“The car in the lead owns the race track,” Yarborough said after a close victory last season when his blocking tactics were questioned.

“Now if that was true for Cale then, why ain’t it true now?” Donnie asked.

Allison “owned the race track” going down the backstretch on the last lap when Yarborough made the move almost everyone in the packed house of 120,000 knew was coming. Allison also knew it.

Yarborough tried to zoom past on the inside, using the slingshot effect in the draft.

Earlier, Yarborough had tried it successfully but the last 55 miles he was content to follow closely behind. He couldn’t have imagined he was fooling Allison by waiting until the last lap when Allison wouldn’t have a chance to slingshot back around before the checkered flag.

“I knew it was coming,” Allison said. “Cale had made up his mind he would pass me low, and I had made up my mind he was gonna have to pass me high.”

Television replays showed Allison moved over to protect the inside lane as Yarborough zoomed alongside — a textbook last lap maneuver. Their cars did not touch. Yarborough could have backed off then and settled for second. He kept the accelerator floored and veered back into the track. His momentum carried him into the side of Allison’s car, and he bounced back off the track.

At that point, Yarborough’s goals seemed to change. He jerked the steering wheel to the right and his car rammed Allison’s. Twice more he repeated the sequence. Both cars had heavy damage but still were heading straight ahead. As they headed into a left turn (turn three), Yarborough was shown violently turning right, into Allison and holding his steering wheel right, as both cars plowed straight ahead into the wall outside the turn. When Allison’s trapped car hit the wall, Yarborough tried to wrest his free, but by then it was too late.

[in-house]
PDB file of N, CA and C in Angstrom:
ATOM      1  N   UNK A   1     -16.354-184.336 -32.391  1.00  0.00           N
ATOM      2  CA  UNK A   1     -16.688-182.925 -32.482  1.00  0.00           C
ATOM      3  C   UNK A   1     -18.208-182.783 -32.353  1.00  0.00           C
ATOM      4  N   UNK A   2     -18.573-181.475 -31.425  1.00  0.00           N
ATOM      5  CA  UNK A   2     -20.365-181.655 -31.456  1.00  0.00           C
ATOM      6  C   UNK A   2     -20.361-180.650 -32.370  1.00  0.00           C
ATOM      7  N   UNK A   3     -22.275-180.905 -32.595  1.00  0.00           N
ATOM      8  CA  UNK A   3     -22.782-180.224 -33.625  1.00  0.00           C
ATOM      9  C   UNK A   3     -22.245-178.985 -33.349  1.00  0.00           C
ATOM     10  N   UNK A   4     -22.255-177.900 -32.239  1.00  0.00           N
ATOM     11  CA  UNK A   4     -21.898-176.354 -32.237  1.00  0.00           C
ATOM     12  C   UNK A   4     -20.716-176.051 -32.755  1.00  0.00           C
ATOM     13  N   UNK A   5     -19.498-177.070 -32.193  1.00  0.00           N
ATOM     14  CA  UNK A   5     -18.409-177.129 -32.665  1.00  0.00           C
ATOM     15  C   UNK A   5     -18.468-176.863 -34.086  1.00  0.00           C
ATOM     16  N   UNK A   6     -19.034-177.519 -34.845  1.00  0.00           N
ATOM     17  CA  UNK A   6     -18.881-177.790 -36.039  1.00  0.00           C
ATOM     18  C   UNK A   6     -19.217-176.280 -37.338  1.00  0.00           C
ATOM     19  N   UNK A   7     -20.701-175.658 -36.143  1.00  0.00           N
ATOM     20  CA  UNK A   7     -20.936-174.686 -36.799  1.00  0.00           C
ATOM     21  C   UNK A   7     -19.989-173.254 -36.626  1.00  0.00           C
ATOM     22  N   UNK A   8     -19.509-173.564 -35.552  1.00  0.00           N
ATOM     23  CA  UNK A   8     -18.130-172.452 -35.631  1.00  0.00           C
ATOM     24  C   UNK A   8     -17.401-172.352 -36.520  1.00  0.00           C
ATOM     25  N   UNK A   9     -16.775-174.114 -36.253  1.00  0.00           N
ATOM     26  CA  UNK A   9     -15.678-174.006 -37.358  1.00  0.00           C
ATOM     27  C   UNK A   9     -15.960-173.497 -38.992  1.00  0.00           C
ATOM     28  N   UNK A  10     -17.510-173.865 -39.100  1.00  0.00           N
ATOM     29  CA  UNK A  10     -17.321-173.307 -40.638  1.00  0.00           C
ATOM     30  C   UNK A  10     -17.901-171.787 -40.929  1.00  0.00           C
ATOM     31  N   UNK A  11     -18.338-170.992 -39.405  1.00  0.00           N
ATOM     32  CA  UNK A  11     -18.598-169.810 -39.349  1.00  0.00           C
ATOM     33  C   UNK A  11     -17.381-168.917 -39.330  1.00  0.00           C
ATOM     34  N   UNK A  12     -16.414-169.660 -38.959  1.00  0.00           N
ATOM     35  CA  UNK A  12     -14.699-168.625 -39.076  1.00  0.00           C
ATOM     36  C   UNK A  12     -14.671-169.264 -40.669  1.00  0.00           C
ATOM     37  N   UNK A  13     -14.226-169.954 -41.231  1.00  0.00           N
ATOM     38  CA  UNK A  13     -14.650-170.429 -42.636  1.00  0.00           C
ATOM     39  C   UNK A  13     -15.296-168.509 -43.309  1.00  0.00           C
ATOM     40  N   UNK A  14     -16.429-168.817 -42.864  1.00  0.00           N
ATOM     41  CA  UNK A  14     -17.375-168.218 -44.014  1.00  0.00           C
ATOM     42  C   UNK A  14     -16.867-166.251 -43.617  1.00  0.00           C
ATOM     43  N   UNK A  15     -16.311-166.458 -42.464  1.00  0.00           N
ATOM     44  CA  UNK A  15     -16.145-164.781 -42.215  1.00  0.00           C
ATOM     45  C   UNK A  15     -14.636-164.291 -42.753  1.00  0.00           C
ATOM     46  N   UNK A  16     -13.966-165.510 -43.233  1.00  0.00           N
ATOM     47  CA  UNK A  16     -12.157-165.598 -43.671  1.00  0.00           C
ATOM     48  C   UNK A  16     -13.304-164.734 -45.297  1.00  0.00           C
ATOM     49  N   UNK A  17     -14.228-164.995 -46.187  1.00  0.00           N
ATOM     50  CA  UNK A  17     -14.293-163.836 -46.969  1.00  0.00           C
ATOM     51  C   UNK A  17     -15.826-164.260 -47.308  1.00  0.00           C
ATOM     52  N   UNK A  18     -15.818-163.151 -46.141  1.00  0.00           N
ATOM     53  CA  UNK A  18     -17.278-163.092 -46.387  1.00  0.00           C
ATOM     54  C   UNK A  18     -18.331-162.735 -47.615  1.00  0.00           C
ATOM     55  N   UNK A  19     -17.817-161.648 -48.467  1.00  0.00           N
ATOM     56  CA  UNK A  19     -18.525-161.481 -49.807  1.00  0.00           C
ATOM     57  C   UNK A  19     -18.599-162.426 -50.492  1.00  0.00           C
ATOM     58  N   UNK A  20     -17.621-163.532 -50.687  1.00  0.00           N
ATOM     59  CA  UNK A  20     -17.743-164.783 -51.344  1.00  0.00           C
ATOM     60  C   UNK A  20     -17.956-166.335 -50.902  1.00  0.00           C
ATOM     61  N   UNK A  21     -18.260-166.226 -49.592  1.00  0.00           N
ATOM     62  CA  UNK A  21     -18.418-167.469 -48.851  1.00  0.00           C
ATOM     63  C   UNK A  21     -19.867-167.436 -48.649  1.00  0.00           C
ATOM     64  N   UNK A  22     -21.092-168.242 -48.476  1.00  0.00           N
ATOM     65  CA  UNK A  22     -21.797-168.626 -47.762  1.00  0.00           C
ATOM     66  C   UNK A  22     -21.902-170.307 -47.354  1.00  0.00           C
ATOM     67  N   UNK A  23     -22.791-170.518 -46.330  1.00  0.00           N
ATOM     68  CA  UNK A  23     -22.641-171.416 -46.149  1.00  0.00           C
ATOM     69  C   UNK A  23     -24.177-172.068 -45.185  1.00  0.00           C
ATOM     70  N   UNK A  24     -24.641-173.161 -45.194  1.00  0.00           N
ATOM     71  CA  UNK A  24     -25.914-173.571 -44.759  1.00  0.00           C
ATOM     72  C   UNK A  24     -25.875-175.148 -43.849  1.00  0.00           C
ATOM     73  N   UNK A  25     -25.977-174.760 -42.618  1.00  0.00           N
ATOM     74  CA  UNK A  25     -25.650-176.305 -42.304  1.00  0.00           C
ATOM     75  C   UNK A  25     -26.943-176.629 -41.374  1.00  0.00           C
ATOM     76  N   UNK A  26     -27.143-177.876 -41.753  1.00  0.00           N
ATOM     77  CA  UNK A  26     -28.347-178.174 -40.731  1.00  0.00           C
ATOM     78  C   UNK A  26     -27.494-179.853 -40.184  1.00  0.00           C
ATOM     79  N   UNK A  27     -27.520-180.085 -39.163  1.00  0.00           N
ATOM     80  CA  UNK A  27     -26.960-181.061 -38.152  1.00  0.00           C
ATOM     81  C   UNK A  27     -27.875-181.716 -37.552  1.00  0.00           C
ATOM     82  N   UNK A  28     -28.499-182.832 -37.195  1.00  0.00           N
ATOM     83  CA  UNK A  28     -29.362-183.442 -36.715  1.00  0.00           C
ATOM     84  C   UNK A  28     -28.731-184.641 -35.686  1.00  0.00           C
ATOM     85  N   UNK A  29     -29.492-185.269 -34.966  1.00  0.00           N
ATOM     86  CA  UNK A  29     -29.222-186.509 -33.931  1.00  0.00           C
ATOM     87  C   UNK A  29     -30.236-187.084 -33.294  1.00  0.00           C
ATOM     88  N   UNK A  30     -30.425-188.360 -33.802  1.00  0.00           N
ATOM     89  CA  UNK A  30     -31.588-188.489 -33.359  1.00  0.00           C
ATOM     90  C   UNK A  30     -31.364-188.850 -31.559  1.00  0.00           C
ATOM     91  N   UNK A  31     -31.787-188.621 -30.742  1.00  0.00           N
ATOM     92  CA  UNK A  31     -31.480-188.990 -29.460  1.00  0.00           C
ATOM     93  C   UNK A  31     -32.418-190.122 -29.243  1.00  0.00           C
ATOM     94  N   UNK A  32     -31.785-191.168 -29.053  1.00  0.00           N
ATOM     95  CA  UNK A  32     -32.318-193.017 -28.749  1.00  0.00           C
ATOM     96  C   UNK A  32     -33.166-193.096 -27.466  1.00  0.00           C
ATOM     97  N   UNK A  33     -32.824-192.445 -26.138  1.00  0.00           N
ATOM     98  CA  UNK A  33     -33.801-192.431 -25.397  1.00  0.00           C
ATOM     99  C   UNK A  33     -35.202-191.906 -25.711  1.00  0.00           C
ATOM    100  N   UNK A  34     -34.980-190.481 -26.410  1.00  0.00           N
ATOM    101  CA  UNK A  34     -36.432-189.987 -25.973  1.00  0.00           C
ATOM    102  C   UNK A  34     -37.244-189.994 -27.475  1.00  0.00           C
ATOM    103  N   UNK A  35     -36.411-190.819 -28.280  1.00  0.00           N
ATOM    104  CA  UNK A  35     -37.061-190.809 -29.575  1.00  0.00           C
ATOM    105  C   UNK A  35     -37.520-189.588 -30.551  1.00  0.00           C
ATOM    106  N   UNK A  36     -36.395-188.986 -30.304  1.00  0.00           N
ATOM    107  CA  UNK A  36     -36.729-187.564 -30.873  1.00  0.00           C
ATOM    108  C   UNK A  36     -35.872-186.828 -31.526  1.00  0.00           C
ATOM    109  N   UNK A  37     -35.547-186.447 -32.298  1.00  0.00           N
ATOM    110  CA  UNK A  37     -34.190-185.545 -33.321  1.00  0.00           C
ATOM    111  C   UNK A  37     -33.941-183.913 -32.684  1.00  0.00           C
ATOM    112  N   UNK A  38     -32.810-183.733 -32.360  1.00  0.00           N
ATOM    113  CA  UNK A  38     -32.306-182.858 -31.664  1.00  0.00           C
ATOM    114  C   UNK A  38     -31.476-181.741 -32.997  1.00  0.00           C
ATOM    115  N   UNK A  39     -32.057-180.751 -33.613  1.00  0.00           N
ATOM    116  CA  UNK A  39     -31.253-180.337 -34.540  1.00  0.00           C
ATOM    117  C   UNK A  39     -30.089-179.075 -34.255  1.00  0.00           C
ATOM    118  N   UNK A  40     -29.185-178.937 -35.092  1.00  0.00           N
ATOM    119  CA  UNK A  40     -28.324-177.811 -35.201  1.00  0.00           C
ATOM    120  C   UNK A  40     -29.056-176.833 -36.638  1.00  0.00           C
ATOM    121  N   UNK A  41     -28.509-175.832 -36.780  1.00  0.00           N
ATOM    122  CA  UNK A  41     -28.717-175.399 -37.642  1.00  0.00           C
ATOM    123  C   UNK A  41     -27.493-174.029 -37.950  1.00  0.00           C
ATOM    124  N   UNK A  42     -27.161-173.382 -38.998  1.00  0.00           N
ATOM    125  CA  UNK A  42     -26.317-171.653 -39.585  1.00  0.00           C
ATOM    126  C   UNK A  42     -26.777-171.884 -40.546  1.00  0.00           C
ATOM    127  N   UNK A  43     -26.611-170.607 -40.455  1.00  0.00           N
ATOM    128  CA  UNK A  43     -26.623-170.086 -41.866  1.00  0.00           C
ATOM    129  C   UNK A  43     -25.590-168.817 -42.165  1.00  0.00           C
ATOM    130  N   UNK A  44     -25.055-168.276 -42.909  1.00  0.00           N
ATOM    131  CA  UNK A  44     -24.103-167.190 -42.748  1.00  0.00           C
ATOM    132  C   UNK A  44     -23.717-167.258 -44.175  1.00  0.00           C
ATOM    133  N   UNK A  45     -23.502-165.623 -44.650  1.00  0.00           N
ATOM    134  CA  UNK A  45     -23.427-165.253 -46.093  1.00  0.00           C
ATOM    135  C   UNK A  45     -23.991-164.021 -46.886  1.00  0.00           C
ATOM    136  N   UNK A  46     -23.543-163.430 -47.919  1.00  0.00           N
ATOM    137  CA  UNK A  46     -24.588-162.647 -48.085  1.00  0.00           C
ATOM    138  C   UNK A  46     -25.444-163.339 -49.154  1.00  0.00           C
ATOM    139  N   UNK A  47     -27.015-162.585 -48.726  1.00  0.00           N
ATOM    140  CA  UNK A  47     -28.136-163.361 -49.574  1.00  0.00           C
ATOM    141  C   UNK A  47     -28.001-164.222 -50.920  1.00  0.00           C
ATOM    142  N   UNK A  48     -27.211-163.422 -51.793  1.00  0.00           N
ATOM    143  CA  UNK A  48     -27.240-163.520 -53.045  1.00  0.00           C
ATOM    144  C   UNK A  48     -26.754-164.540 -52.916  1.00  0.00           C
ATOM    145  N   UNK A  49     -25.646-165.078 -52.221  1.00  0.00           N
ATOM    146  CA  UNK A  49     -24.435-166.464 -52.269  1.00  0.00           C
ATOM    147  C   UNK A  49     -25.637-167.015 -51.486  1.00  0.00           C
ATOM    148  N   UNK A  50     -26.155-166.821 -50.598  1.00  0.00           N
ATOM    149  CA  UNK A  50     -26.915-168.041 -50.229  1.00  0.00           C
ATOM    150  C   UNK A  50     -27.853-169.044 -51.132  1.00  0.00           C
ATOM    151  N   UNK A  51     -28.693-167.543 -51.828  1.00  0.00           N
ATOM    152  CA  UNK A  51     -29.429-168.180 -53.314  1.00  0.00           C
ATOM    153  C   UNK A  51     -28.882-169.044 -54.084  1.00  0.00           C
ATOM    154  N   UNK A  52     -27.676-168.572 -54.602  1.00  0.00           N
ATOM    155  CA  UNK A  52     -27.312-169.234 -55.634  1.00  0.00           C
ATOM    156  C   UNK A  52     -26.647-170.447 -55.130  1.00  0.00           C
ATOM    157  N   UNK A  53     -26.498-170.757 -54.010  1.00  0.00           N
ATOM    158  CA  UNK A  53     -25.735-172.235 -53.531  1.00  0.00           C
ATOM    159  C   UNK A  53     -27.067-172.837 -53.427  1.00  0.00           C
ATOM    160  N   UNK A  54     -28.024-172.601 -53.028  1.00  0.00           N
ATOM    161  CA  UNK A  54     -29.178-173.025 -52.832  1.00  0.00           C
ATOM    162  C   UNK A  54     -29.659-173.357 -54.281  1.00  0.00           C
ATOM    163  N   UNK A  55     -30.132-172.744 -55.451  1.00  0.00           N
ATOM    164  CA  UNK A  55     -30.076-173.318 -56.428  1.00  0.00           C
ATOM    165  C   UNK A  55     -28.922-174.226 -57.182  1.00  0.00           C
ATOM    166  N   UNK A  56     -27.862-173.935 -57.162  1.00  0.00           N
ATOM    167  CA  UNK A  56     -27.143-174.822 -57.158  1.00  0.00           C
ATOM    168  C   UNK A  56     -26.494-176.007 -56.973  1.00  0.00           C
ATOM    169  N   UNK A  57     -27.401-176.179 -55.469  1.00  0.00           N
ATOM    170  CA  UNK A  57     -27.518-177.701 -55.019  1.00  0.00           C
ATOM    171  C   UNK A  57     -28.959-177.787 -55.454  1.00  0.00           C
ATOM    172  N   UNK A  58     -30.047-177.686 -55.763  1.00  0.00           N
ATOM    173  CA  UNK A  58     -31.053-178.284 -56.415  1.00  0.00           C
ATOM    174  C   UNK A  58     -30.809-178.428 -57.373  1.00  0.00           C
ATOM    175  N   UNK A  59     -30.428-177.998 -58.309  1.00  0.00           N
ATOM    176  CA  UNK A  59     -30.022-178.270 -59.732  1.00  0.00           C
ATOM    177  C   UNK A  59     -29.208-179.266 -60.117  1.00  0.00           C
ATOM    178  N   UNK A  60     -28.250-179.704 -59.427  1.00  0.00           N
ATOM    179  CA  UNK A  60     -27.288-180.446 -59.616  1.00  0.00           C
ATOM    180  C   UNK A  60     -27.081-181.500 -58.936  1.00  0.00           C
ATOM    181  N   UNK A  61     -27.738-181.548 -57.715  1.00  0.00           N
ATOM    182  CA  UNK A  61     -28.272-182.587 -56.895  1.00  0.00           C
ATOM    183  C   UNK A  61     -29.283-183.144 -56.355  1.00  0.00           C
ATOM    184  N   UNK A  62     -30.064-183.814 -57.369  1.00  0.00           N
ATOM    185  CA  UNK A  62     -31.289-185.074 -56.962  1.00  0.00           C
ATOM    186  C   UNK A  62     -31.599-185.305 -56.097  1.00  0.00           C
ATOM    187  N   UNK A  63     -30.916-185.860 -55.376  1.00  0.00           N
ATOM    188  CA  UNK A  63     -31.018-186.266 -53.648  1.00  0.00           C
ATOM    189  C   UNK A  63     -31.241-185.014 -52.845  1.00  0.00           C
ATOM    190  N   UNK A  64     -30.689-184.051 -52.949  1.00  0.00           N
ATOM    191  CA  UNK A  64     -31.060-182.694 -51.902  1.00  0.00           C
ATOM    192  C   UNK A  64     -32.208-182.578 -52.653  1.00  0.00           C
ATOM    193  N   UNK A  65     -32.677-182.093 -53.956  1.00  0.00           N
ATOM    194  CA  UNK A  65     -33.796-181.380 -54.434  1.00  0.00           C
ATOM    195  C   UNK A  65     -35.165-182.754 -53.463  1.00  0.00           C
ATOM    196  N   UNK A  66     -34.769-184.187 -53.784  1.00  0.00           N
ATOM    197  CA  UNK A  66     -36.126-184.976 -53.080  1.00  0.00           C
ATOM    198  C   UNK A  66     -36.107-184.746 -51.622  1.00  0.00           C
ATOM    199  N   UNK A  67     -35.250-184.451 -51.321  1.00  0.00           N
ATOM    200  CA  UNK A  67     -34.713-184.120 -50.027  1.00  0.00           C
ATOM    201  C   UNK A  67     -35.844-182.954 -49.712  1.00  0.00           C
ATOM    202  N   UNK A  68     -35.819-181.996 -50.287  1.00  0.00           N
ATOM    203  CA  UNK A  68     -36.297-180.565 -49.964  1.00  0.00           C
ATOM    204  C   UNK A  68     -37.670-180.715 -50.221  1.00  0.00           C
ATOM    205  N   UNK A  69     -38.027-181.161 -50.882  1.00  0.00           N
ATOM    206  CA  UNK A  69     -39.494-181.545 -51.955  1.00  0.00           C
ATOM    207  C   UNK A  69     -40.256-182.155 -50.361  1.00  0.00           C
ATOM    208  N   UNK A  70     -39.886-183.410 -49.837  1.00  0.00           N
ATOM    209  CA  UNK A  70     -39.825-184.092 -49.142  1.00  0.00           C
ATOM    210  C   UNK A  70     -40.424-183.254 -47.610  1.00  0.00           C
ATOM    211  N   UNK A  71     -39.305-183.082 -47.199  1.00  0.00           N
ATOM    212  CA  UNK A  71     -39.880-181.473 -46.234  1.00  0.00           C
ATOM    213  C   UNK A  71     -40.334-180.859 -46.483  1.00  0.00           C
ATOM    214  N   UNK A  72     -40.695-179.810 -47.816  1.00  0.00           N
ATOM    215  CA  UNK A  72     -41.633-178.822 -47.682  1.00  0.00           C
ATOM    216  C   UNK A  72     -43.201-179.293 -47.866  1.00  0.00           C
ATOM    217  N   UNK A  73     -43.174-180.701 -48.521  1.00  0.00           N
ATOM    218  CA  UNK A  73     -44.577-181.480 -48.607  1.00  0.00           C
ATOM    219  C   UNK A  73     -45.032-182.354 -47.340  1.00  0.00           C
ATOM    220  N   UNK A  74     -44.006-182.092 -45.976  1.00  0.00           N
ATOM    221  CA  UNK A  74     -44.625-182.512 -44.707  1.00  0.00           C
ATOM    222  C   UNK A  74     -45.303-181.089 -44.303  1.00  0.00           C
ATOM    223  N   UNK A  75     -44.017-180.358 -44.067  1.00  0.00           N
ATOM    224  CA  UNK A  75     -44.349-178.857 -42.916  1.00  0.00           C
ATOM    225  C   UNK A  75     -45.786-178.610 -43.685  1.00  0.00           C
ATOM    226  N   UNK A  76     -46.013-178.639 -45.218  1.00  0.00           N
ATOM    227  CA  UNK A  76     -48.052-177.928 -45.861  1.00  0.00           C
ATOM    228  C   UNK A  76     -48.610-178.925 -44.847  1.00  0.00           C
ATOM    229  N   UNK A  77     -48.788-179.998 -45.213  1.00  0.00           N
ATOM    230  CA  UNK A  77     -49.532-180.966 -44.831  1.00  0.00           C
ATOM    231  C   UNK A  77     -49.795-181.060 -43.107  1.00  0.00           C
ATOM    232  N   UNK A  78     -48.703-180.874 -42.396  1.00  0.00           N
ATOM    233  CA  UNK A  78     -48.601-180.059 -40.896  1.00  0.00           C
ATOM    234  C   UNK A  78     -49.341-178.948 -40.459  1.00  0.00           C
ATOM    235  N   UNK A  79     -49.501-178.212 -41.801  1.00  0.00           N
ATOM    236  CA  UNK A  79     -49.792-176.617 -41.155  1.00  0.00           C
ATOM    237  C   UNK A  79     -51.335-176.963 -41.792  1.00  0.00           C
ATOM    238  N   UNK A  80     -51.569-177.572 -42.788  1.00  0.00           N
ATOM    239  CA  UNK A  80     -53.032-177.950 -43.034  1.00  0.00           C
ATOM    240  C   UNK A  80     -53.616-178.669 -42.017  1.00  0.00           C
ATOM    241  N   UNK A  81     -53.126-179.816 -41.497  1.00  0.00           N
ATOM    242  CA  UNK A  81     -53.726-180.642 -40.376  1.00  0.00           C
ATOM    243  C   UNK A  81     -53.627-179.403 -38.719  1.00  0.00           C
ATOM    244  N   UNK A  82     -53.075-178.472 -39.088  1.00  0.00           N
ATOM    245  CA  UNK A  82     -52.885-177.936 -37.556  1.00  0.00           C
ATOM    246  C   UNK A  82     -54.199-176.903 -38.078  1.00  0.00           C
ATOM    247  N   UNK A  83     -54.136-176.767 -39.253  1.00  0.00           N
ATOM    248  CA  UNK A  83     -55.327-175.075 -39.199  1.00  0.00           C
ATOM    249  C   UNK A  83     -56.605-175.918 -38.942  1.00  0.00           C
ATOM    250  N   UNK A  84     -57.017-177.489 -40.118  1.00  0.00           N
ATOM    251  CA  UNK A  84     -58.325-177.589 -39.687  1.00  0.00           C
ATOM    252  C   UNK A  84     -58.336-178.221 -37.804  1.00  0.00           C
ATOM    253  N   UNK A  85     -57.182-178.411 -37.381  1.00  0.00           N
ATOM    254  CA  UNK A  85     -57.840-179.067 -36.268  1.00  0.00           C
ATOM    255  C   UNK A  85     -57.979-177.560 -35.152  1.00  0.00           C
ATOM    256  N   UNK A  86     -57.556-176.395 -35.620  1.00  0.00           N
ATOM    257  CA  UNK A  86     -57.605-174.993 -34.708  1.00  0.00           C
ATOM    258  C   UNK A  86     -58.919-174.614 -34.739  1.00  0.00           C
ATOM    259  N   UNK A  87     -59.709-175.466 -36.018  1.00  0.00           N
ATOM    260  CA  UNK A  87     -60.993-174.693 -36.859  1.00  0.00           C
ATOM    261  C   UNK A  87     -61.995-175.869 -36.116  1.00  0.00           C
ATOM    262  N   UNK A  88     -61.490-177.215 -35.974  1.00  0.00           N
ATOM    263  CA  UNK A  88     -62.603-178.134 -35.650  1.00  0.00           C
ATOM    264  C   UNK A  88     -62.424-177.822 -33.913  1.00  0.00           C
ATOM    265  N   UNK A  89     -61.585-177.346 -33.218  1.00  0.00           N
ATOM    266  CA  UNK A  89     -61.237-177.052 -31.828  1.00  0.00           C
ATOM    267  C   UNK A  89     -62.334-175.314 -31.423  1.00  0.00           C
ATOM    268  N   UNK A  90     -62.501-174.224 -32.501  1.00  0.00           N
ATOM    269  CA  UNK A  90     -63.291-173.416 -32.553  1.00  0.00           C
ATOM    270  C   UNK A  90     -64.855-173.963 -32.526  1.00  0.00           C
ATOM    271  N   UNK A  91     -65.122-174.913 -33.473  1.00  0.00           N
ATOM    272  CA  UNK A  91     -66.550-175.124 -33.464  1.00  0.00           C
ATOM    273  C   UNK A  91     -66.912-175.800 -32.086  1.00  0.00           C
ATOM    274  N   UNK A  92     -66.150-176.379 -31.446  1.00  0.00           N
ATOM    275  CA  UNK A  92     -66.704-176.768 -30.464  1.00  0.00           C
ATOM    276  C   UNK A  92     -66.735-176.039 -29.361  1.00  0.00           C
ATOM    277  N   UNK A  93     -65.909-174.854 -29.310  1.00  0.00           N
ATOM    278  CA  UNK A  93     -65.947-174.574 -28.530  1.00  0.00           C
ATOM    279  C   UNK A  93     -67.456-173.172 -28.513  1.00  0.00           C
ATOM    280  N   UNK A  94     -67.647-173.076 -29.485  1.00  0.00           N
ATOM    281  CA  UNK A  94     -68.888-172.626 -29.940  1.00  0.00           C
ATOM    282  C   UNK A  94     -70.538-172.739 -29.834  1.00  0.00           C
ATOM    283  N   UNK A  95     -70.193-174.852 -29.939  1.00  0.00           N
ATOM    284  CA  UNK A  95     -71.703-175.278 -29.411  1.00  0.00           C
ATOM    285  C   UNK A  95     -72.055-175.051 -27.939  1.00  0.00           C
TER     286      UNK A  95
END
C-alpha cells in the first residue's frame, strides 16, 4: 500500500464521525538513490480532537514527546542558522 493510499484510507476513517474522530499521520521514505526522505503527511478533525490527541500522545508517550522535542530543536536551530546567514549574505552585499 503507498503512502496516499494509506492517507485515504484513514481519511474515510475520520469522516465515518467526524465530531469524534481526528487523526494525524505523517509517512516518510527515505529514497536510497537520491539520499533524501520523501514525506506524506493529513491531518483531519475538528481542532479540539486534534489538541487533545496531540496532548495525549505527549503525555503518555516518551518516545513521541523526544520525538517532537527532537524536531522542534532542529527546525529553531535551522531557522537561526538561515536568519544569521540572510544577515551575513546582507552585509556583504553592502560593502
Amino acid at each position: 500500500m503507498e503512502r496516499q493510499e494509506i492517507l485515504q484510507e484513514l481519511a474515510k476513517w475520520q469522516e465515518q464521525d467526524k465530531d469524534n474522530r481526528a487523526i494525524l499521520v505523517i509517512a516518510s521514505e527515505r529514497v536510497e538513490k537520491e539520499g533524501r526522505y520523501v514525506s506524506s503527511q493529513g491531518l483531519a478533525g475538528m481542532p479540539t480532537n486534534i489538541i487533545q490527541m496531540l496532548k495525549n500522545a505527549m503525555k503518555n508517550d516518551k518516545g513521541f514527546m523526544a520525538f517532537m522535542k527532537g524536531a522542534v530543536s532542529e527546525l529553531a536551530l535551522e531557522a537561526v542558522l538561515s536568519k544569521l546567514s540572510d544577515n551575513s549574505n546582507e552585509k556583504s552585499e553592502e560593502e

“It’s the worst thing I’ve ever seen in racing,” Yarborough raged. “Bobby waited on us so he could block me off. It was evident. The films will show it. They double-teamed me. My wheels were over in the dirt and Donnie knocked me over on the dirt farther. He carried me into the grass. I started spinning and Donnie started spinning.”

The TV replays didn’t show that. They appeared to back up the Allisons.

“Naw, I didn’t block him. I wasn’t even close,” Bobby said.

Bobby was about 500 feet ahead of the wreck when it happened.

Yarborough’s aggressive driving style — some say intimidating — has earned him enemies on the circuit over the years. The Allison brothers are not new to feuding on the track either. Yarborough sent Bobby to the worst crash of his career at Rockingham, N.C., in 1976.

Early in the race, Bobby said, “I got some help” from Yarborough when he tapped his brother and sent all three cars spinning off the track. Yarborough had to make up three laps after that to get back with the leaders. Donnie had to get back one lap. Bobby never did catch up.

“Then about 40 laps to go, Cale came up and knocked me good in the rear end again. I don’t know what that was for,” Bobby recalled.

Nobody seems to know if this will lead to a new feud in the seldom mild-mannered sport. All the principals face off again Sunday at Richmond, Va. Officials said they were studying the situation to see if any action needs to be taken “in the interest of sportsmanship.”

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The AP Corporate Archives contributed to this report.